Gingerly handling the fragile script, she unrolled it and read the opening line: Gallia est omnis divisa in partes tres… Her heart skittered in excitement. She didn’t know this work. “Qu’est-ce que ce?”
“What is what?”
Abigail twisted around and held up the parchment. “This. I—”
In a blink Alain was at her side, palm out.
She recoiled. “What?”
“Do you have any idea how rare and fragile that is?”
“I am not ignorant.” She handed the parchment to him, although her mind itched to read it from beginning to end.
As soon as his hand closed over the parchment, the flare of anger in his eyes dimmed. Muttering more rolling words she didn’t understand, he returned the scroll to the shelf as if he tucked a newborn into bed. When satisfied it was secure, he glanced at her. “It says all of Gaul is divided into three parts.”
“I know the words. I have read since I was four. I do not recognize the work.”
“And you know everything that has been written?”
“I know everything that I have read.”
I assume all writers have had this same struggle—i.e. dialogue in a gritty crime novel should sound like the streets, but gang slang is likely lost on most readers—but I don’t know this for sure. How deep into language do you, as a writer, go? Where do you draw the line between flavoring the story and ruining it? More importantly, for you readers out there, how deep do you want us authors to go?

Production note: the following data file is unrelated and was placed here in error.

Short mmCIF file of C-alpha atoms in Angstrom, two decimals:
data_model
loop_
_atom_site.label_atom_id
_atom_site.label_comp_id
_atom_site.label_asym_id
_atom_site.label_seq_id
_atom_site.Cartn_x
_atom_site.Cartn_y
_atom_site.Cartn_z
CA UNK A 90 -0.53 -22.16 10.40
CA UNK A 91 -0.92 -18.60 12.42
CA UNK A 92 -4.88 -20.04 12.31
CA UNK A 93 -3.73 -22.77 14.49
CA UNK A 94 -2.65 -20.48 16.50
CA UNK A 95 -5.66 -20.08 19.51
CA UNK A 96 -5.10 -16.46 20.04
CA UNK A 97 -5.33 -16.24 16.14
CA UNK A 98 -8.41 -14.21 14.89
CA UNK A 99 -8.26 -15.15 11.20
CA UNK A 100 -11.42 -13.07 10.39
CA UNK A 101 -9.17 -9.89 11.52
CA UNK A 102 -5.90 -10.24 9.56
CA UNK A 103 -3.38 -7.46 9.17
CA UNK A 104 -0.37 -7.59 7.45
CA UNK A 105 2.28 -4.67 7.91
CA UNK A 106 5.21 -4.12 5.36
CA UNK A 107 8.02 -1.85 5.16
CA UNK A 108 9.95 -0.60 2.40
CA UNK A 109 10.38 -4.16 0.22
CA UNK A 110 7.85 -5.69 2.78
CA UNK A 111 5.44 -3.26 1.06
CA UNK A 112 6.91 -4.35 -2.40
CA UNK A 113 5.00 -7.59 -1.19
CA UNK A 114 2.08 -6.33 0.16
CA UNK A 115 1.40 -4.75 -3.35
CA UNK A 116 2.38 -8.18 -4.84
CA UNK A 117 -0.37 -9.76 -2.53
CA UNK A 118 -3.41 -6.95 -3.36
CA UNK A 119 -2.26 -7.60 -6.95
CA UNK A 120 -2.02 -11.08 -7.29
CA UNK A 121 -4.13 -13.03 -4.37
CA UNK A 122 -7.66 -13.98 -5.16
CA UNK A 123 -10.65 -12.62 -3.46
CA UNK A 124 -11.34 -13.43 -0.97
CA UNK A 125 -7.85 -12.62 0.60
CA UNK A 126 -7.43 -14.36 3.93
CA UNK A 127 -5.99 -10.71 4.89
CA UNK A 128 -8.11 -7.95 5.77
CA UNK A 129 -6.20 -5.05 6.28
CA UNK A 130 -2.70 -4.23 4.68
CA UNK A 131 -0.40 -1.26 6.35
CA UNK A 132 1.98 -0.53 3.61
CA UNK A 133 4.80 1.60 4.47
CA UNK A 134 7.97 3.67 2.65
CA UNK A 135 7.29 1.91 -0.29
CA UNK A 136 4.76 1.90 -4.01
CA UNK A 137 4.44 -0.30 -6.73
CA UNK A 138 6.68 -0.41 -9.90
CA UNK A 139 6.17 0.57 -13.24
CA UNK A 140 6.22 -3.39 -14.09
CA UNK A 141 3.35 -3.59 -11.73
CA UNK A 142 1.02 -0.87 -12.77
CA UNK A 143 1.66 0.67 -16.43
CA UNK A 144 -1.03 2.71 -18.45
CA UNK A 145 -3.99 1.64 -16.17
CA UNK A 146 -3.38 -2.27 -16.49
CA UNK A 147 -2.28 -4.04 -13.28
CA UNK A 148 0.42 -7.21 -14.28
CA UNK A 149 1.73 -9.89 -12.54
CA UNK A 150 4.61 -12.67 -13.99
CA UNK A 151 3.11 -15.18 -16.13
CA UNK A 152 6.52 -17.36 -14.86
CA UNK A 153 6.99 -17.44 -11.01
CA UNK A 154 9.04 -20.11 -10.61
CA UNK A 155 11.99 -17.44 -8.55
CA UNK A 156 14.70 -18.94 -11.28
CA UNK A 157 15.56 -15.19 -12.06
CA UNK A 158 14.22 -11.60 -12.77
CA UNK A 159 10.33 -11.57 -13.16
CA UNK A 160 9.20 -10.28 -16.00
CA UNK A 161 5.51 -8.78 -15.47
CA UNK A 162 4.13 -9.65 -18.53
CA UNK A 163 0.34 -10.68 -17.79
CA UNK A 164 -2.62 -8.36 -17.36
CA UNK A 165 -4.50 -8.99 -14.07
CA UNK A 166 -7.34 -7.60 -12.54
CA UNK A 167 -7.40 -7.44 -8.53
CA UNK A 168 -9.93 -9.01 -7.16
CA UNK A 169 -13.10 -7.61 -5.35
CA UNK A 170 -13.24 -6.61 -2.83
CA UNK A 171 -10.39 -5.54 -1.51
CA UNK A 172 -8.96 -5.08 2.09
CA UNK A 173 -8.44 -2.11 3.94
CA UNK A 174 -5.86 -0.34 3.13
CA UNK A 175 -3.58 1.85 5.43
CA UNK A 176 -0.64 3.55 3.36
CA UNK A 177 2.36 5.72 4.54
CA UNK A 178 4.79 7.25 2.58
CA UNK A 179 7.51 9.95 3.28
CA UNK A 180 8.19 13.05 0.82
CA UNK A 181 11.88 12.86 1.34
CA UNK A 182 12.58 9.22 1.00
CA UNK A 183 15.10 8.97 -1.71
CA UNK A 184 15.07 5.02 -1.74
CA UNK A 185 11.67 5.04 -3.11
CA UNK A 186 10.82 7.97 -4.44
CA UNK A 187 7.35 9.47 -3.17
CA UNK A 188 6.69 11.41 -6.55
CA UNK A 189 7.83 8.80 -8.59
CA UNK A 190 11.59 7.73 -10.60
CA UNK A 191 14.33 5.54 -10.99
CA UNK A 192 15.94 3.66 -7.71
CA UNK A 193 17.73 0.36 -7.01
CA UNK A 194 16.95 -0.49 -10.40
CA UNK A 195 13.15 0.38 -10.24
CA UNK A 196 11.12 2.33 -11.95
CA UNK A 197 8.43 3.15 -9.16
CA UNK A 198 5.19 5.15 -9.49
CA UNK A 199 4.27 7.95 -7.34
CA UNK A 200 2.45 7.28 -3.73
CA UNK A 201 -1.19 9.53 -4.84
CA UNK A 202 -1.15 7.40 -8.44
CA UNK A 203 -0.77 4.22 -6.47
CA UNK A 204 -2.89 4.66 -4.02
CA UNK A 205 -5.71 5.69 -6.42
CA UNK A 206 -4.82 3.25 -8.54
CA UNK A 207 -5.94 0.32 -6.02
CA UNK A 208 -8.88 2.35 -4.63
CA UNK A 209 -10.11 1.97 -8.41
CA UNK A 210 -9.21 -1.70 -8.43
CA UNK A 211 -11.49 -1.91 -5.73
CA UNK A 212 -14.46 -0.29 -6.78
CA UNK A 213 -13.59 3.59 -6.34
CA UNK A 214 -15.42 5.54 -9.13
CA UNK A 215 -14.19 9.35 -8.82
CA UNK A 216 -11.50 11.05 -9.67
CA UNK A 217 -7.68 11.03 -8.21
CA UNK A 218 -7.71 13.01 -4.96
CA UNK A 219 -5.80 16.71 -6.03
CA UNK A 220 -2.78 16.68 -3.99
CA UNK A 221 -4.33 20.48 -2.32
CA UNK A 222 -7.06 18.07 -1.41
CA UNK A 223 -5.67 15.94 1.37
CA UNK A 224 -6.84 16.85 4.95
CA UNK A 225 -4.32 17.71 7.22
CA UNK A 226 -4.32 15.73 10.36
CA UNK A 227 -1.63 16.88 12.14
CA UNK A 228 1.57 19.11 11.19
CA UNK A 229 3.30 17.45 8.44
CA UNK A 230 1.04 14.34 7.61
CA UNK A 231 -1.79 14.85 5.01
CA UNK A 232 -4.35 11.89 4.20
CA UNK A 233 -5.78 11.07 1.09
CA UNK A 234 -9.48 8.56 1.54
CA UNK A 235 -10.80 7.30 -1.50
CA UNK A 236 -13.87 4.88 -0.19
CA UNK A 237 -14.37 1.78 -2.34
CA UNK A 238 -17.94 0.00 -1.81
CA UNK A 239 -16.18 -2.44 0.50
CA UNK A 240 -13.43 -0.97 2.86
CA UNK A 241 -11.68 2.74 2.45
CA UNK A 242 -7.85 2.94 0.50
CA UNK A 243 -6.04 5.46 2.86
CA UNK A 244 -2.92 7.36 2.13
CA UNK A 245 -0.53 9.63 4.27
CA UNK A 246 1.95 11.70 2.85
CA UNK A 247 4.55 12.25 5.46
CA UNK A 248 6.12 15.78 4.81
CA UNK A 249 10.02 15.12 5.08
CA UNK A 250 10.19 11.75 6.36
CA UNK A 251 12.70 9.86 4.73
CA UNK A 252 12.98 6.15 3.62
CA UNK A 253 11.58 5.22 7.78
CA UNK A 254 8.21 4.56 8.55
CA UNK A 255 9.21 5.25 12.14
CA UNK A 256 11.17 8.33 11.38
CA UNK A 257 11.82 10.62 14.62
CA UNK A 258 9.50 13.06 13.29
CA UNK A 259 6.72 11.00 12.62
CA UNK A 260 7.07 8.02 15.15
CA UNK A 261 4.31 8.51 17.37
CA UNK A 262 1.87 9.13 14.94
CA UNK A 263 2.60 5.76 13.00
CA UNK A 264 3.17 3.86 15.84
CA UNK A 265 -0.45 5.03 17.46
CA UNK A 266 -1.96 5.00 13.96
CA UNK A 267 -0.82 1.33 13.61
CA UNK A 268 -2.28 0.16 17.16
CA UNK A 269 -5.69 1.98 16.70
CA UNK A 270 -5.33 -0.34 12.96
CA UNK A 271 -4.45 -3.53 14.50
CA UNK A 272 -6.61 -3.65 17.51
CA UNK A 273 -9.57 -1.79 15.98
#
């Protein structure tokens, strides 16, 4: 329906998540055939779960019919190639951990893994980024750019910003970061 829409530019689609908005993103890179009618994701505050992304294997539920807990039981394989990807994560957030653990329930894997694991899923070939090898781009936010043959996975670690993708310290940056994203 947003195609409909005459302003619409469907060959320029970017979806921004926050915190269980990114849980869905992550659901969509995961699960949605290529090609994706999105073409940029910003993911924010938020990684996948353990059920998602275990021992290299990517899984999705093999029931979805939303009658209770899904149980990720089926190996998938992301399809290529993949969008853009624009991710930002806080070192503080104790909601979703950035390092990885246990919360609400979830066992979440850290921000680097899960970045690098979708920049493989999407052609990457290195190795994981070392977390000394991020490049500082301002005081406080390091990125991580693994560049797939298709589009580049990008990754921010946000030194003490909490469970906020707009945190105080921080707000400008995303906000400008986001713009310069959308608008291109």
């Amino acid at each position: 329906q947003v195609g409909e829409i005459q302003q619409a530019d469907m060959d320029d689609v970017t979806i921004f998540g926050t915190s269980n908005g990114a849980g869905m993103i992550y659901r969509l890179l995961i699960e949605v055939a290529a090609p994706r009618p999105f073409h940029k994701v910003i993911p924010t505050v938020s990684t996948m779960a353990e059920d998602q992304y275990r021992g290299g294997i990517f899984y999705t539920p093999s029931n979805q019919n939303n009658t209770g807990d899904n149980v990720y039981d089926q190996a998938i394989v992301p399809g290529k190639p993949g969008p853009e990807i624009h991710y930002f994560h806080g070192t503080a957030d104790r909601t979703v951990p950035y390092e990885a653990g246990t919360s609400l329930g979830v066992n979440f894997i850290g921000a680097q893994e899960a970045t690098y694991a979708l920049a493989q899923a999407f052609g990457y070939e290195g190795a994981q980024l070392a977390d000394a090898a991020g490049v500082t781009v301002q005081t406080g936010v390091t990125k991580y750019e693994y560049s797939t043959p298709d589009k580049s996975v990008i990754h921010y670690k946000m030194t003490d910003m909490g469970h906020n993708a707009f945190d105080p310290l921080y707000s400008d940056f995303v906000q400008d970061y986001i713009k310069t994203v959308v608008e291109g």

About Art of Love
Abigail d'Alene has been sinfully in love with learning all her life. Now a widow, she has the means and freedom to indulge in her passion. Pretending to be Abelard, a fifteen-year-old boy from an outlying village, she heads to the Latin Quarter of Paris and the abbey schools that will one day change the world.
Shocked by her ineptitude at masquerading as a boy, Alain of Huntly Woods takes the young “Abelard” under his protection until she recovers her sense and goes home. But her audacity, intelligence and refusal to compromise spark enough friction between them to burn through his cold logic and carefully laid plans. In Paris as a spy for Henry II, Alain has sold his soul to the Angevin devil in exchange for the king's promise of an heiress, land and power.
As his good intentions bring him unexpected passion, he struggles to find a way to have it all. Then he discovers Abigail's uncle, confessor to King Louis VII of France, plots against the English king, and Alain must choose between protecting his king or the woman he loves beyond all reason.
ART OF LOVE is available in both print and e-book formats from The Wild Rose Press, Amazon and other booksellers. ISBN: 1-60154-381-6. To read an excerpt, go to: http://www.keenakincaid.com/artoflove.php
About the author
Keena Kincaid is author of ANAM CARA and ART OF LOVE from The Wild Rose Press. Her only house rule is no talking before she’s had her first cup of coffee. You can learn more about the book and its author at http://www.keenakincaid.com, as well as MySpace, FaceBook and Twitter. You can find her books at The Wild Rose Press and Amazon Art of Love and Anam Cara and other booksellers.